Aging circuitry will be replaced over 90 daysWith work to upgrade La Jolla’s aging streetlight system set to begin as early as October, merchants are beginning to think about the disruption that will come with the 90-day project.
At last week’s Promote La Jolla meeting, Patti Boekamp, deputy director of the city’s transportation department, and Ahmed Aburahmah, senior traffic engineer, presented an update on the project along Prospect Street from Genter Street to Torrey Pines Road.
Because the project involves digging 2-foot-wide trenches on both sides of the street to entirely retrofit the circuitry, it will be “fairly disruptive,” Boekamp said.
Although work will be done in phases to minimize the impact, she said, “There will be plenty of unhappiness to go around.”
Promote La Jolla President Deborah Marengo has compared the existing system to Christmas tree lights which all go out if one bulb on a string dies.
With the new technology, wiring for the 81 streetlights - which includes three new ones - will be connected in a series of circuits to prohibit the entire system from shutting down if one circuit goes out.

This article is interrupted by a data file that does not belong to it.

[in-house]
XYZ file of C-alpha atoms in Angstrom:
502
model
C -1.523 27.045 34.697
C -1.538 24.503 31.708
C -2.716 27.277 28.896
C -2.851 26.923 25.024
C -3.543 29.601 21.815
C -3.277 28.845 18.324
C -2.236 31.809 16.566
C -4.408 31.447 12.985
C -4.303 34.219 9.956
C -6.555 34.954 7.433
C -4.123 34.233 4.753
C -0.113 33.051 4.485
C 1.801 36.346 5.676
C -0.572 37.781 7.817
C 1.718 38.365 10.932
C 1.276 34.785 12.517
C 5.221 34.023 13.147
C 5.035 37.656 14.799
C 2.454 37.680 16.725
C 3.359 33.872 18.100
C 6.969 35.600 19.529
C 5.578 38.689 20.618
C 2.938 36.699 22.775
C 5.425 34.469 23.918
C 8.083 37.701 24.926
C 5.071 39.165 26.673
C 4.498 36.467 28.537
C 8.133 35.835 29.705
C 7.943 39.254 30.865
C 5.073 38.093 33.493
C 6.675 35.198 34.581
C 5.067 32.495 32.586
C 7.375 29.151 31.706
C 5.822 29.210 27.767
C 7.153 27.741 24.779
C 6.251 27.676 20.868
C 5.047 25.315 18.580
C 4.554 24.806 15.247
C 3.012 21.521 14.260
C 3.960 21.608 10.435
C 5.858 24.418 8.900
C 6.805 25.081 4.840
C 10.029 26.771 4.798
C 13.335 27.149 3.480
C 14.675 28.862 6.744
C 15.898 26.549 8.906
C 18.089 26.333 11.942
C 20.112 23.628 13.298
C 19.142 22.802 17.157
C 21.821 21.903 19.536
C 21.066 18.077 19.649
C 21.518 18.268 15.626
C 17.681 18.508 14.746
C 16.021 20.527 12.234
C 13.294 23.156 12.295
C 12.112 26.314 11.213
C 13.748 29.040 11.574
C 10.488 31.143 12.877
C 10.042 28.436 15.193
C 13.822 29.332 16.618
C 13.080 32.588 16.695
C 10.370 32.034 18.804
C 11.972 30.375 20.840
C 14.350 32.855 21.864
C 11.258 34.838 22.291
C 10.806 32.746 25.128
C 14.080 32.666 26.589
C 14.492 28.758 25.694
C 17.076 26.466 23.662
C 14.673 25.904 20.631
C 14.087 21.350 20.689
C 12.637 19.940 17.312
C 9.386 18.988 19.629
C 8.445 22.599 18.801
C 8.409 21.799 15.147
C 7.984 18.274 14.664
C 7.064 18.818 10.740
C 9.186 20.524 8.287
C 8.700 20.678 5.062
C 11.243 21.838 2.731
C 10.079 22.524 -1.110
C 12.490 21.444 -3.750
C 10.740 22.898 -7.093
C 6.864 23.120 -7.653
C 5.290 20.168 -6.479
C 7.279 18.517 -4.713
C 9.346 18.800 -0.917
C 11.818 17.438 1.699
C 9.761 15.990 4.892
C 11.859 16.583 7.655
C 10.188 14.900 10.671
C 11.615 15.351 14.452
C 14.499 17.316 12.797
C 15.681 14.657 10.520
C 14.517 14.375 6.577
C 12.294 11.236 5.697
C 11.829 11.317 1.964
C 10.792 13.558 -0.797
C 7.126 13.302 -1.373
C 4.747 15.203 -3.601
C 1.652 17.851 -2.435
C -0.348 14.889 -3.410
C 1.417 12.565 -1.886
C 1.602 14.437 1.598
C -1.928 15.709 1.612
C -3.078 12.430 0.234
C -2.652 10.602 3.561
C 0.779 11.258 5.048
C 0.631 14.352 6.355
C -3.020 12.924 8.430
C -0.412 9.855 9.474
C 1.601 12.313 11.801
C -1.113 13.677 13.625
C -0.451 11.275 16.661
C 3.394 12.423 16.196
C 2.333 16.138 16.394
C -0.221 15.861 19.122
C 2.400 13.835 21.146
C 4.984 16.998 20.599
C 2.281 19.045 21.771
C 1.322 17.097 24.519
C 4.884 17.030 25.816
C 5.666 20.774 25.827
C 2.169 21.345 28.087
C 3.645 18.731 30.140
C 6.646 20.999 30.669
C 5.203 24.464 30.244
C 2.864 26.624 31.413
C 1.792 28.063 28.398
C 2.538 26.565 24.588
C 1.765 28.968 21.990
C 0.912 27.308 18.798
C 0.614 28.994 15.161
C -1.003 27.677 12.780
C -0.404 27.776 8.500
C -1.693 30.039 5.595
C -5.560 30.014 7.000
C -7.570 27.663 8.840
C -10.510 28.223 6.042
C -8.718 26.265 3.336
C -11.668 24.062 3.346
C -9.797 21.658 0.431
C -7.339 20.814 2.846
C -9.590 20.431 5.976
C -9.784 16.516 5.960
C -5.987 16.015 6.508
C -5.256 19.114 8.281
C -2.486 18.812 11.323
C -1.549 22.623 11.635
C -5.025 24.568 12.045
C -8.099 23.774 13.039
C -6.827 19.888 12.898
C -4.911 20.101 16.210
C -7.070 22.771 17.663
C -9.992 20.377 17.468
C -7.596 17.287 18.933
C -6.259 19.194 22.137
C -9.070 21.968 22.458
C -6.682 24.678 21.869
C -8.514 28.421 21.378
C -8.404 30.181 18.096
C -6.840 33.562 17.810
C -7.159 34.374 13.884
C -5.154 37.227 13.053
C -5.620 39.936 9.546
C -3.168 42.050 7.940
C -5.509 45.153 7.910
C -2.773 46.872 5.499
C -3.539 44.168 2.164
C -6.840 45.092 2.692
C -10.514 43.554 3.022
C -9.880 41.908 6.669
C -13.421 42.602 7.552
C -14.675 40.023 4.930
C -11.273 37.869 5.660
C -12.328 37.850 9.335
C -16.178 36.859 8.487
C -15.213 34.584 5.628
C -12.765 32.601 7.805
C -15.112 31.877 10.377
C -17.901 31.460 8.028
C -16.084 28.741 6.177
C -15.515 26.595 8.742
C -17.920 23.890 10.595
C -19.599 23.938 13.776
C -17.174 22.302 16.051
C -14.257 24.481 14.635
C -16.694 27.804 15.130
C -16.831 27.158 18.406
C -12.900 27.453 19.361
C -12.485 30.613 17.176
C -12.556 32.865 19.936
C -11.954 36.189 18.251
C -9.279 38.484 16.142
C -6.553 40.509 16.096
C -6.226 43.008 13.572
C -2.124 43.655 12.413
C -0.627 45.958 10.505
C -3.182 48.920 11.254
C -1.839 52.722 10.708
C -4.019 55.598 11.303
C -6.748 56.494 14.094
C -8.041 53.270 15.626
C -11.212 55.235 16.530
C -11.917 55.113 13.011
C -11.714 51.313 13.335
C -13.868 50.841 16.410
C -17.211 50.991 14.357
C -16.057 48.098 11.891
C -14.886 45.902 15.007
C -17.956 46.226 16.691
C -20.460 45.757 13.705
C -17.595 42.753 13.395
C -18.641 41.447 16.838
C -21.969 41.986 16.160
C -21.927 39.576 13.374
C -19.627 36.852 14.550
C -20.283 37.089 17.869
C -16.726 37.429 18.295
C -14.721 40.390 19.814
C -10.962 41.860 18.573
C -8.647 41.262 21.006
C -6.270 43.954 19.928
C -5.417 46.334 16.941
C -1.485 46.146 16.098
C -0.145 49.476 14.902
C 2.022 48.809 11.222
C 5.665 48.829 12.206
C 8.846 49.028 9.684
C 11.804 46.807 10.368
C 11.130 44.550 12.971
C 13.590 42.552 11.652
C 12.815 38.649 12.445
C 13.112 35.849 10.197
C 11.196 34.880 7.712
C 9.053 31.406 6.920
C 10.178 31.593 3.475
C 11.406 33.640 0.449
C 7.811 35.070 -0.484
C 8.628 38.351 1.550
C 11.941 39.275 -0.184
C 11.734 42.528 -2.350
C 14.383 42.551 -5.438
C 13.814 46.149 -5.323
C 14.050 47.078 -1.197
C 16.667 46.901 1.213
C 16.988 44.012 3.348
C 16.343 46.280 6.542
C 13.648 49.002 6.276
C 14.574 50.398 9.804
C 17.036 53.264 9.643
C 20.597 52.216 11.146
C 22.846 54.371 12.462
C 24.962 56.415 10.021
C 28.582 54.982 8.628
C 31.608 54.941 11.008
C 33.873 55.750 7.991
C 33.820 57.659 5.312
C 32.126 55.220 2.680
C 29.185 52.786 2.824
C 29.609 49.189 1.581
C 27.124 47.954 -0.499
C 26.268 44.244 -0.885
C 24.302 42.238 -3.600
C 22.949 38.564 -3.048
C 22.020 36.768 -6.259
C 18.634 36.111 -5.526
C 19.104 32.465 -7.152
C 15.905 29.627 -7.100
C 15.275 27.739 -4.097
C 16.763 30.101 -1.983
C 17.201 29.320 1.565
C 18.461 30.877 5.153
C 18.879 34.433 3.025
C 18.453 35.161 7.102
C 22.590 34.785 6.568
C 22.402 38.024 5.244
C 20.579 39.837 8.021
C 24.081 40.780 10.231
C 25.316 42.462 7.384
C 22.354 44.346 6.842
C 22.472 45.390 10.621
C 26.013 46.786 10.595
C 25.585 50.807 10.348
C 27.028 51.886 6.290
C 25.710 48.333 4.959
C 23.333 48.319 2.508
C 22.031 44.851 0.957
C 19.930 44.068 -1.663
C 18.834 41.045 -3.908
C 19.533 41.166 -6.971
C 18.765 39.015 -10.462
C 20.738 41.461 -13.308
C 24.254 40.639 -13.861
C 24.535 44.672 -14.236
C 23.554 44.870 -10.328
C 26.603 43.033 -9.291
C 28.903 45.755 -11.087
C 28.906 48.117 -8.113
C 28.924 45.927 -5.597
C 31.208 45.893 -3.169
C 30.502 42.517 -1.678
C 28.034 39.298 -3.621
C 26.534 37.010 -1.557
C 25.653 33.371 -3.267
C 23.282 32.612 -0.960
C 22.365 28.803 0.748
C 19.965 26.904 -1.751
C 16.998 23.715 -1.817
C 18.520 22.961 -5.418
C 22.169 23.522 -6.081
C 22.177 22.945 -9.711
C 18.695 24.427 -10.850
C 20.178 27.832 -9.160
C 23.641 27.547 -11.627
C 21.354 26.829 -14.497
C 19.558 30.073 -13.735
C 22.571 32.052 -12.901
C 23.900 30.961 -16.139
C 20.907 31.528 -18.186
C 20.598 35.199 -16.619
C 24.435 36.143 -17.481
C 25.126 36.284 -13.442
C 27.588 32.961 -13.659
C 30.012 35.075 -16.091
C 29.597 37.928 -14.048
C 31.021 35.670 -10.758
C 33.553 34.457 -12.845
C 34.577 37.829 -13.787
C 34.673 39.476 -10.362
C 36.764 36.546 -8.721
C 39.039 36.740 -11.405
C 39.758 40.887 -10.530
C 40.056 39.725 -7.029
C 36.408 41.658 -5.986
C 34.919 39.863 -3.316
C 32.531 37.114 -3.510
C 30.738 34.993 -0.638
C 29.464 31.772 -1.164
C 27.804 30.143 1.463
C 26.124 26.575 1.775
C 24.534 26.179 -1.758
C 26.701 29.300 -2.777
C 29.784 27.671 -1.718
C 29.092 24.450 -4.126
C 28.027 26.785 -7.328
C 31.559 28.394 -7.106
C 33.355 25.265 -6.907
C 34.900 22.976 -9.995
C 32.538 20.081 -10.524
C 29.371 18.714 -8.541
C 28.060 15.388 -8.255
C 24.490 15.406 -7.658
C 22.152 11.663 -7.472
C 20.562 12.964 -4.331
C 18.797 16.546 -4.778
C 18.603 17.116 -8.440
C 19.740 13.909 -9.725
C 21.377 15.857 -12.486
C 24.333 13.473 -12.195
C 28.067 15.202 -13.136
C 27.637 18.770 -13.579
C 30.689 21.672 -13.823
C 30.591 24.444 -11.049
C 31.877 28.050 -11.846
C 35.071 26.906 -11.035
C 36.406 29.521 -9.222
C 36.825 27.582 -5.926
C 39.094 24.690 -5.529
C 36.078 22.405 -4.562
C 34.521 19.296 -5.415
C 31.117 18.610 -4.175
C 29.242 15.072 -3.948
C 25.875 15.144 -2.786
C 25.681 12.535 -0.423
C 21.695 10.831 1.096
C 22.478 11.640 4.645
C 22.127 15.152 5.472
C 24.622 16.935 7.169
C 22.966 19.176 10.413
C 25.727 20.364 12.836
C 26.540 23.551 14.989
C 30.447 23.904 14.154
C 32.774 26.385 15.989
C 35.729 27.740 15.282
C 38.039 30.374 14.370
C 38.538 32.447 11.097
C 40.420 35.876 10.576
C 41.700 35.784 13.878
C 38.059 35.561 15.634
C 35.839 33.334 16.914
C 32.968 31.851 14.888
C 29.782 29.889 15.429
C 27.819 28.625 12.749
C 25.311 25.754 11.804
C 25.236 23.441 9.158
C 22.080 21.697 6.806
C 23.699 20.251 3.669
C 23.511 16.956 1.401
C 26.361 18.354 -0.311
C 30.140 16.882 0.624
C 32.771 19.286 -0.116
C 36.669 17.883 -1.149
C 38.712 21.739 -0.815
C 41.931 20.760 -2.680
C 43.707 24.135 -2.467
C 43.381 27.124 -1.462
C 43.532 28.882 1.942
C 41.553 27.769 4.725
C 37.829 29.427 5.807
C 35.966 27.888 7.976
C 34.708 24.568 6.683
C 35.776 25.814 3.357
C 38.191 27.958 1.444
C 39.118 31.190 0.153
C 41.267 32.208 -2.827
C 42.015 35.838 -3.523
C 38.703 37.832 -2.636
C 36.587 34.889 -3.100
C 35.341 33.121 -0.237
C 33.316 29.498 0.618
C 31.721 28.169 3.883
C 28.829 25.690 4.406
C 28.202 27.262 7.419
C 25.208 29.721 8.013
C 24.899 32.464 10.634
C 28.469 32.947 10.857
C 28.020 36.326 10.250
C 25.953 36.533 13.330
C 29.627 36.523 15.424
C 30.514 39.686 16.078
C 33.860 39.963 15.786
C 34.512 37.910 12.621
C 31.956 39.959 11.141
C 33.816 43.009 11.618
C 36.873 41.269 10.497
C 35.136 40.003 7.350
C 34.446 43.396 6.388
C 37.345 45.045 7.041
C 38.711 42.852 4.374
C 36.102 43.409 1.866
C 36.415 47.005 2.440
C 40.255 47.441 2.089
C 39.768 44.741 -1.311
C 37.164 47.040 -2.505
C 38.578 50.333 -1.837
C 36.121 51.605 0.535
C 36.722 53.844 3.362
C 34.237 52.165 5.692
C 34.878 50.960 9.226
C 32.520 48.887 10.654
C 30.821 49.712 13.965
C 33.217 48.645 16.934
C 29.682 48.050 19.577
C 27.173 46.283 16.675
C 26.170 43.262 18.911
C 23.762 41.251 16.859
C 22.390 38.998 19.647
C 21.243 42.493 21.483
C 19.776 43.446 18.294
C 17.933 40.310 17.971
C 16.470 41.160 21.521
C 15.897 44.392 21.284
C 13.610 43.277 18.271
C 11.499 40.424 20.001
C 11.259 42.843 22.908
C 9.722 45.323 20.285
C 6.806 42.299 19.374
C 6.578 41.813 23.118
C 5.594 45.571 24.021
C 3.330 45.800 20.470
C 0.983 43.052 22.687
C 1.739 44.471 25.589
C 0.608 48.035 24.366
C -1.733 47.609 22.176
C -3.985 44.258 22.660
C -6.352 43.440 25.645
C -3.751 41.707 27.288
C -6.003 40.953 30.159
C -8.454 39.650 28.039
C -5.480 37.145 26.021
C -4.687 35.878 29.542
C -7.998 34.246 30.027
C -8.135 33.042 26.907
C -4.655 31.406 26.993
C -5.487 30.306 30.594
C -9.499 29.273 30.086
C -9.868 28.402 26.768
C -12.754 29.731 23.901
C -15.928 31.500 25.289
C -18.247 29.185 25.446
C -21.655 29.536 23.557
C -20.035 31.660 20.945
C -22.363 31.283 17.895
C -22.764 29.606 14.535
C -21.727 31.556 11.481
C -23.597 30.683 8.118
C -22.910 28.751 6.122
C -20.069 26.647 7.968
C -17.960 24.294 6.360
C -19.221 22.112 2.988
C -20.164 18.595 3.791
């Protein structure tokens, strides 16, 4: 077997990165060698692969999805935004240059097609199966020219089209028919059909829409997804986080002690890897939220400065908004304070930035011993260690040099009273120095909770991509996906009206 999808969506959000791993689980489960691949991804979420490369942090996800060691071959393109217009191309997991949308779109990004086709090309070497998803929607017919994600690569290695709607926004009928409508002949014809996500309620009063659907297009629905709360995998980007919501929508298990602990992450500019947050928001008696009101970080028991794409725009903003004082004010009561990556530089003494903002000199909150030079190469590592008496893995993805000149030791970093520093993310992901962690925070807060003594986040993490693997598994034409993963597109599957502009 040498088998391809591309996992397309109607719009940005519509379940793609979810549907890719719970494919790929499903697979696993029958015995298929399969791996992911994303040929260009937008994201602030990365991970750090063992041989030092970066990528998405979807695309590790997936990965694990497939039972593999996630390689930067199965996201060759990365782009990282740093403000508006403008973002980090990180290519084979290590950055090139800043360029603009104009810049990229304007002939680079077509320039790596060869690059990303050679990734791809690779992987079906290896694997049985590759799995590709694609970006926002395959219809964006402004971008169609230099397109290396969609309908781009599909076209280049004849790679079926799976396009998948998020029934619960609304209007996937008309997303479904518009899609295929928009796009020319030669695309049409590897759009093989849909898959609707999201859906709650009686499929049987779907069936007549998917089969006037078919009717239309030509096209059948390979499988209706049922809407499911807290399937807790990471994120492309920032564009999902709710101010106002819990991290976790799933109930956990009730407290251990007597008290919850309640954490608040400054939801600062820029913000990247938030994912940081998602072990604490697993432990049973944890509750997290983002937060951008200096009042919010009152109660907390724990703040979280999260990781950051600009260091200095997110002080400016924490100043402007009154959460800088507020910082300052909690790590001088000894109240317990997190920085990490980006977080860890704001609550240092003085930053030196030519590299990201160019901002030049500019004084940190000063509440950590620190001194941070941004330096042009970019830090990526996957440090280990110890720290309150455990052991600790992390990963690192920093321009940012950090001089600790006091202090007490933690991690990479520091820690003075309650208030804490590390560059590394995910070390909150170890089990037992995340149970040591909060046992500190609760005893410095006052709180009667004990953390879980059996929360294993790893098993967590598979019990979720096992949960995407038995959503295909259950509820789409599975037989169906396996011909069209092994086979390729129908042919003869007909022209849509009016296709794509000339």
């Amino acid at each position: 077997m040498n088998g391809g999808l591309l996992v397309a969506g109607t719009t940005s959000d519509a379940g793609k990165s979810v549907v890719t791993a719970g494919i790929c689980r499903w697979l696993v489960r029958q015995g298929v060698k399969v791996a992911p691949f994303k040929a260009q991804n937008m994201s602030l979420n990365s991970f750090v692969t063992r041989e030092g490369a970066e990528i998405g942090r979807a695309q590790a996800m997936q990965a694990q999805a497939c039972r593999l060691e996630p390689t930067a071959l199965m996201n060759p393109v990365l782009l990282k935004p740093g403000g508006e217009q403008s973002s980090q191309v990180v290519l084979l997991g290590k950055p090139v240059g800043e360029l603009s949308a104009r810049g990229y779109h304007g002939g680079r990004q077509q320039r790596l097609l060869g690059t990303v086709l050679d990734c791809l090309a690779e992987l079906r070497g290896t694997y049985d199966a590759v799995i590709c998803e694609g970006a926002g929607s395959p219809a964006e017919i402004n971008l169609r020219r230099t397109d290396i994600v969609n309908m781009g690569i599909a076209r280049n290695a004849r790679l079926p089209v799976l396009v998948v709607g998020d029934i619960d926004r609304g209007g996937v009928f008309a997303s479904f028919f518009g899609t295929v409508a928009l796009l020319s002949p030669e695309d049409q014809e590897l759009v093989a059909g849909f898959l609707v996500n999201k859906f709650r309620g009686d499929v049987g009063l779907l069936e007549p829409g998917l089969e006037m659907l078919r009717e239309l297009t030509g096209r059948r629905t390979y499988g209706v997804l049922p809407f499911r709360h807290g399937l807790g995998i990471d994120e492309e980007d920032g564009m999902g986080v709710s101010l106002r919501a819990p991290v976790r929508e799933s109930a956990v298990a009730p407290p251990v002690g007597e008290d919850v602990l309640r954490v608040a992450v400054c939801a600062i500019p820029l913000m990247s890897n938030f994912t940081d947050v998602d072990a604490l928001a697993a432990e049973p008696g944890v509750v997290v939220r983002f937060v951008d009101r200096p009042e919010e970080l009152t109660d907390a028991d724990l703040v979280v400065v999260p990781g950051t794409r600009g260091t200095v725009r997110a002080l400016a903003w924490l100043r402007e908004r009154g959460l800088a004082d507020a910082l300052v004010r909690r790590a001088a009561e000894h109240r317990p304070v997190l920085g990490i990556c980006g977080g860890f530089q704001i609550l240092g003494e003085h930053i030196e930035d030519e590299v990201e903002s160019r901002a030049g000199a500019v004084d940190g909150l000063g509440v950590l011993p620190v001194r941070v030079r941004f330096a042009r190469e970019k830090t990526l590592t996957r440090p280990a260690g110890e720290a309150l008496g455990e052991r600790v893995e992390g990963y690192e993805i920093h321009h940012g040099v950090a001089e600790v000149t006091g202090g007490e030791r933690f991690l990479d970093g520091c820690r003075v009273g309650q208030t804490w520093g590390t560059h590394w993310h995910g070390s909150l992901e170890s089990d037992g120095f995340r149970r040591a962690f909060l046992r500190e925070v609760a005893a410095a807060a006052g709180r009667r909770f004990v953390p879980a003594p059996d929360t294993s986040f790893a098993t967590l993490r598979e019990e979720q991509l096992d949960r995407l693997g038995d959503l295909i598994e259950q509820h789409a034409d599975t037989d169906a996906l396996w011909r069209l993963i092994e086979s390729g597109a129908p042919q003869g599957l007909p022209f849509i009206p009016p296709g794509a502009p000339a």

Terry Underwood, general manager of the Grande Colonial Hotel, asked how visitors would get into the hotel if all parking is blocked at the same time.
Boekamp said she would keep Promote La Jolla executives involved in the weekly progress meetings so they can work with merchants before the contractor lands in front of their businesses.
Even so, she said, parking will be a “huge issue” as spots are blocked for the work.
Aburahmah said workers will be required to cover the trenches with steel plates and reopen the parking each night. Work is scheduled to finish each day by 3 p.m.
While some Promote La Jolla members had complained that the project was behind schedule, Boekamp said it is moving along as well as could be expected considering a three-month delay because of October’s wildfires.
When they hit, SD&E, which has to review the project, focused its attention on repairing damage in fire-affected areas, she said.
Bids for the $1.1 million project, which also includes installing plugs for Christmas lights, were to be opened Wednesday. Assuming that the bids come in within budget, the work will likely start in October or perhaps a bit earlier, Boekamp said.
In other business, board members talked about plans for the La Jolla Motor Car Classic and their continuing dispute with the La Jolla Town Council over charging admission.
Faced with a 5-2 vote against approving the event at Ellen Brown Scripps Park, Marengo, the group’s president, said Promote La Jolla faces a potential deficit of about $15,000.
The town council will take the matter up again on Sept.11, so Promote La Jolla’s board will hold a special meeting Sept. 12 to decide what to do.
“It comes down to whether a nice event goes on,” Marengo said.